EGU General Assembly 2022
© Author(s) 2022. This work is distributed under
the Creative Commons Attribution 4.0 License.

Recent changes in the probability of agrometeorological risks over the southern Mediterranean region, and potential impacts on crop growth 

Behnam Mirgol1,2, Bastien Dieppois1, Jessica Northey2, Jonathan Eden1, Lionel Jarlan3, Yves Tramblay4, and Gil Mahé4,5
Behnam Mirgol et al.
  • 1Coventry, Center for Agroecology, Water, and Resilience, United Kingdom of Great Britain – England, Scotland, Wales (
  • 2Coventry, Center for Trust, Peace, and National Relations United Kingdom of Great Britain – England, Scotland, Wales
  • 3Centre for the study of the Biosphere from Space (CESBIO), Université de Toulouse, Toulouse, France
  • 4HydroSciences Montpellier (HSM), Université de Montpellier, Montpellier, France
  • 5Institute de Recherche pour le Développement, Marseille, France

Climate change, as one of the most significant challenges that humans currently face, is defined as a shift in climate patterns in response to increasing greenhouse gas emissions in the atmosphere. Notably, climate change has been associated with global warming temperature, regional changes in rainfall patterns and extreme events. Such changes in climate are emerging at a time of rapid growth for many economies in the southern Mediterranean region, stressing the need to understand their impacts on sectors better. In addition, unlike other regions, very little research has been undertaken to understand how climate has changed (and will change) over the area and how such changes may affect the agricultural sector. Here, using trend analysis and the non-stationary generalized extreme value (GEV) model, we examine whether the probability of extreme agrometeorological risks has changed over the last 60 years in response to the globally warming temperature. We then quantify the magnitude of such changes over different phenological stages for wheat, maize and rice, highlighting the most vulnerable areas to extreme conditions in the southern Mediterranean region. Extreme agrometeorological risks are estimated using multiple state-of-the-art observational and reanalyzed daily datasets (REGEN, BERKELEY, CHIRPS, ERA5 and ERA5-land), and using multiple drought indices (standardized precipitation-evapotranspiration index [SPEI], standardized antecedent precipitation-evapotranspiration index [SAPEI], frequency and duration of dry spells) and heat stress indices (wet-bulb globe temperature [WBGT], effective temperature, discomfort index, heat index, frequency and duration of hot and cold spells). As such, this study, identifying areas in which crop growth and productivity are becoming particularly threatened by the increasing frequency and duration of extremes, provides vital evidence for climate change adaptation and mitigation plans in the southern Mediterranean region.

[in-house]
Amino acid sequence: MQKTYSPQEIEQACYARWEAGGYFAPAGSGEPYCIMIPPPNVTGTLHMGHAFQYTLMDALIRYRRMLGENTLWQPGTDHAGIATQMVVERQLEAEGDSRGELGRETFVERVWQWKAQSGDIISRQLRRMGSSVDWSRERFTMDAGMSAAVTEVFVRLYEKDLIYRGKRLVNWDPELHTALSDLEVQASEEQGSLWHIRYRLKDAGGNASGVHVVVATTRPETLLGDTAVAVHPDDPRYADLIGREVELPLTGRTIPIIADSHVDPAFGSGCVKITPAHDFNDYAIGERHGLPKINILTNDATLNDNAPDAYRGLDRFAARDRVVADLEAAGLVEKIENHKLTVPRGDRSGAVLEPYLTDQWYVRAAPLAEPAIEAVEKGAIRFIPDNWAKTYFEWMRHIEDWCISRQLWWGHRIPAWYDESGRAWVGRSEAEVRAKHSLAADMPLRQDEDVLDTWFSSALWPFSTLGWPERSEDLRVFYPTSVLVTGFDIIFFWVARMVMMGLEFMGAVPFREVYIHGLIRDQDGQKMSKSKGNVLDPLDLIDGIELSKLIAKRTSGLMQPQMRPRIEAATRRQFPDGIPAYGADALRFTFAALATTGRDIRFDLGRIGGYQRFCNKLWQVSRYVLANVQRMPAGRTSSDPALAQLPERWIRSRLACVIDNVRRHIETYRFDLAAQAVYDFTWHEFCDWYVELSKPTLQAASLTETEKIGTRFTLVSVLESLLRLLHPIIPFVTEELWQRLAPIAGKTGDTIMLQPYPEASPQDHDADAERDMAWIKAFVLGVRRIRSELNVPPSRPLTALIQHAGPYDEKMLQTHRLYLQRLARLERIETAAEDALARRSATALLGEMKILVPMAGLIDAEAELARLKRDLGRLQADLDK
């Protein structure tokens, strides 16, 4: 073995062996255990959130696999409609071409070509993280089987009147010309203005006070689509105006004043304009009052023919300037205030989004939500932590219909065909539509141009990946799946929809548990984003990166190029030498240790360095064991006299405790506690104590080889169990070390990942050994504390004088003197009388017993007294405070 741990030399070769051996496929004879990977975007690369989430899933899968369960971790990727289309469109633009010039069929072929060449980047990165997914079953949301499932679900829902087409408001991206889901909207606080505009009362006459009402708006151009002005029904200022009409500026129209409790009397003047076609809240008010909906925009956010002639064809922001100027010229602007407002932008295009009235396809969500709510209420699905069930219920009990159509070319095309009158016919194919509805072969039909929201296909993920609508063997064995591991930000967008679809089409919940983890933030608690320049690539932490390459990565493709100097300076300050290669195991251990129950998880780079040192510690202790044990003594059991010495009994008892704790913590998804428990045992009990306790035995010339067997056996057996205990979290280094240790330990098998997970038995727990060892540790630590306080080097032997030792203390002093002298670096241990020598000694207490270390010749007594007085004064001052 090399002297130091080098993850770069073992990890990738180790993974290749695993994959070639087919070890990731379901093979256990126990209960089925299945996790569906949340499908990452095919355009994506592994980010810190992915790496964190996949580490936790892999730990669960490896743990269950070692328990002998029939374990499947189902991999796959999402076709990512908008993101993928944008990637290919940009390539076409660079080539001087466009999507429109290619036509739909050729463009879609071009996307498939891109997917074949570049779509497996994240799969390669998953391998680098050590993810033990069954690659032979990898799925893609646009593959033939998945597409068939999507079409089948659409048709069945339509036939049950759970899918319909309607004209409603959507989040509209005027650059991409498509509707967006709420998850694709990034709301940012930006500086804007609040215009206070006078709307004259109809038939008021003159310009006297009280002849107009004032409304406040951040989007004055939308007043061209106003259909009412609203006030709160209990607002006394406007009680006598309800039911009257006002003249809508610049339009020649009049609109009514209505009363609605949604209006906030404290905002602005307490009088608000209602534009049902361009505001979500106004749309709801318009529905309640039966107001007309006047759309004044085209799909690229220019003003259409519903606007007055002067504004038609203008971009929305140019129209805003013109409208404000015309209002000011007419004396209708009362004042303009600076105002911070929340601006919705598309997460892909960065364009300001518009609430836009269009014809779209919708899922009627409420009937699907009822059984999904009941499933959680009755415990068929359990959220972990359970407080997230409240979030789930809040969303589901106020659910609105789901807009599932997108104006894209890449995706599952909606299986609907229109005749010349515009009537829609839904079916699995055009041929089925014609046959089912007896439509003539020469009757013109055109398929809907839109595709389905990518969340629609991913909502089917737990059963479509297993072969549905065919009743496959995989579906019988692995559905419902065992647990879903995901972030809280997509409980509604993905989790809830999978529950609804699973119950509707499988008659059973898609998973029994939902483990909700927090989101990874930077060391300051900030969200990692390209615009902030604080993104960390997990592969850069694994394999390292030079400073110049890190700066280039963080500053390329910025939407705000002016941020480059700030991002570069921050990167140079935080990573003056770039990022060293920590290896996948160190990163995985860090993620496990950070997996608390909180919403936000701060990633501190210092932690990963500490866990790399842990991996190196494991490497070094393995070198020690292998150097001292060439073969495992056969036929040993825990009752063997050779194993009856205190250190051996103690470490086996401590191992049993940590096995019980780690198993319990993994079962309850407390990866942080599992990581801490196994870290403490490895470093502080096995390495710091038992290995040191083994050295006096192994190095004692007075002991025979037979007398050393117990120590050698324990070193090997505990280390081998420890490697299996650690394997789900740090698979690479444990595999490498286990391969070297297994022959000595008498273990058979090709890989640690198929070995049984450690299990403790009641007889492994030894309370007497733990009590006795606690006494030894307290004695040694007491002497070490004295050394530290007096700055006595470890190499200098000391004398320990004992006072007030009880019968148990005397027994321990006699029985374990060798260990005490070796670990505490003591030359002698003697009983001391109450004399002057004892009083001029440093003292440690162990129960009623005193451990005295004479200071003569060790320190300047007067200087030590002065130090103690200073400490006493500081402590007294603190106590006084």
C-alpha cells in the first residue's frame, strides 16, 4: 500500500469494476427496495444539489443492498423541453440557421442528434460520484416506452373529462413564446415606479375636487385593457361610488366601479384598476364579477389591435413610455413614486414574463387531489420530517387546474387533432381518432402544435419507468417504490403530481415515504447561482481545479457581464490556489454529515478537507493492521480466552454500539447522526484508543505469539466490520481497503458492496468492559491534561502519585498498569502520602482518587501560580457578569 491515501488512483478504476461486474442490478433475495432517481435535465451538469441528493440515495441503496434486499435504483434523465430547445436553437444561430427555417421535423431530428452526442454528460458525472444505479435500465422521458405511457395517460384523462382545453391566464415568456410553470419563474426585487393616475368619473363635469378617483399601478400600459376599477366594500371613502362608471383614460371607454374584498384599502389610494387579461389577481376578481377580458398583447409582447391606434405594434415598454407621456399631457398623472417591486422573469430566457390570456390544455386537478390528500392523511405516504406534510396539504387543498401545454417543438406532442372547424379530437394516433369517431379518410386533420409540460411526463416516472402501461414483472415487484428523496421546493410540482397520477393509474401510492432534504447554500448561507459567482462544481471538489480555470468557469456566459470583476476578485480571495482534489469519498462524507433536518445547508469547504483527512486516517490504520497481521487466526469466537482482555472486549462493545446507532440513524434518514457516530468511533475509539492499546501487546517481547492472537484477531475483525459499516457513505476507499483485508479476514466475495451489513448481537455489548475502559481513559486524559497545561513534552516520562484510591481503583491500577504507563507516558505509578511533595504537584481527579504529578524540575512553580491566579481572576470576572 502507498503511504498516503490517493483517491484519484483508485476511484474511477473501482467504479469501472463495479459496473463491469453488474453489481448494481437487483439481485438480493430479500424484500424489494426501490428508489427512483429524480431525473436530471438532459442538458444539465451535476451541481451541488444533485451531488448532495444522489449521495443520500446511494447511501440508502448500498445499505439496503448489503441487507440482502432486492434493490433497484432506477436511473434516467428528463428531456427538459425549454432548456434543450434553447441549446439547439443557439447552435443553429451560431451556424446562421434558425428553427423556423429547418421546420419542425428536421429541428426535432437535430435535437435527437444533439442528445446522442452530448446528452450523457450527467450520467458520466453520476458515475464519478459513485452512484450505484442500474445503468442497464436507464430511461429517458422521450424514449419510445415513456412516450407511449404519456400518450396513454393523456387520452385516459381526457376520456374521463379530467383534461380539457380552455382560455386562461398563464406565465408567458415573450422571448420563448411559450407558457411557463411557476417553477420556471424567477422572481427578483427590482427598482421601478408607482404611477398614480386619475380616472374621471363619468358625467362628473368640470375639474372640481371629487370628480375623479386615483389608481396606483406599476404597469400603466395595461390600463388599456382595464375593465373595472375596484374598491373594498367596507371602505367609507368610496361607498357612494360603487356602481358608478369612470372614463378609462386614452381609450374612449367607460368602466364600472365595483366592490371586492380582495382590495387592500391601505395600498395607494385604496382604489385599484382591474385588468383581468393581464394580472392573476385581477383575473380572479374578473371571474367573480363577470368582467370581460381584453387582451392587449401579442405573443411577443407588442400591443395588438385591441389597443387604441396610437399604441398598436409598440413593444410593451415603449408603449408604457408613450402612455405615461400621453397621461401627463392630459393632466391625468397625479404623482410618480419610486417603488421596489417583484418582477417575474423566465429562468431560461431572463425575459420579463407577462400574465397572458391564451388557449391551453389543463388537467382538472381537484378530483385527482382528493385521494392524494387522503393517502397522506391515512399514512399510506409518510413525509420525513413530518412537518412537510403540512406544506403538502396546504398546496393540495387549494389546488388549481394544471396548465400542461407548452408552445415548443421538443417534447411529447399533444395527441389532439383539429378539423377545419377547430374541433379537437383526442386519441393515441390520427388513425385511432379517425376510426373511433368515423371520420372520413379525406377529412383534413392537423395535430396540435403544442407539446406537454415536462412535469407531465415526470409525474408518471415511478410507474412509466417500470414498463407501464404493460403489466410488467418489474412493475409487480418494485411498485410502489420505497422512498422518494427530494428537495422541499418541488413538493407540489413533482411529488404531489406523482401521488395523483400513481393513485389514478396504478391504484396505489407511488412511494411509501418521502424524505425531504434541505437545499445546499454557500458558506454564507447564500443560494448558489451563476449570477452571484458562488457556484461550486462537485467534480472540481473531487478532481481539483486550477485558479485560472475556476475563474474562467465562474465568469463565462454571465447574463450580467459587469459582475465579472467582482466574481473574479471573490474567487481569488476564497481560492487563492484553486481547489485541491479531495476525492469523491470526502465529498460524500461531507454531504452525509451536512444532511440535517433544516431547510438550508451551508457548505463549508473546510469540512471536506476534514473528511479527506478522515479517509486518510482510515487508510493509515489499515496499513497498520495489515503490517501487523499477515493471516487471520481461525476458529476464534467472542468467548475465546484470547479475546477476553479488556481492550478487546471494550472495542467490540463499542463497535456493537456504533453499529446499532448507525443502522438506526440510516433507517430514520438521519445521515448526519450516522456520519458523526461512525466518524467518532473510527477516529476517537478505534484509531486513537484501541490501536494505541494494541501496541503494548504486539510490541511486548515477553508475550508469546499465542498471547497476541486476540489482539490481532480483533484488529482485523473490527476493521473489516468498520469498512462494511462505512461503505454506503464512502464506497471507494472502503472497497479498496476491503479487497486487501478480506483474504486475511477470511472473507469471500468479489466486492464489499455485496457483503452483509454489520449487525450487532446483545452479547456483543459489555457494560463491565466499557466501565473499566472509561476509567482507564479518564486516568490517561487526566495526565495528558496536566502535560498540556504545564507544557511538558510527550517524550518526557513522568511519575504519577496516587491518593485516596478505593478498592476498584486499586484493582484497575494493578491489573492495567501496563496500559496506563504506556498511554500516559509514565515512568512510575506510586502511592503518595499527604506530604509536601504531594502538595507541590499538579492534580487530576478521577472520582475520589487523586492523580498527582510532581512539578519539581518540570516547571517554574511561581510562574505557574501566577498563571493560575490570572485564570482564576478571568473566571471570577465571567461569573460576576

How to cite: Mirgol, B., Dieppois, B., Northey, J., Eden, J., Jarlan, L., Tramblay, Y., and Mahé, G.: Recent changes in the probability of agrometeorological risks over the southern Mediterranean region, and potential impacts on crop growth , EGU General Assembly 2022, Vienna, Austria, 23–27 May 2022, EGU22-8677,, 2022.


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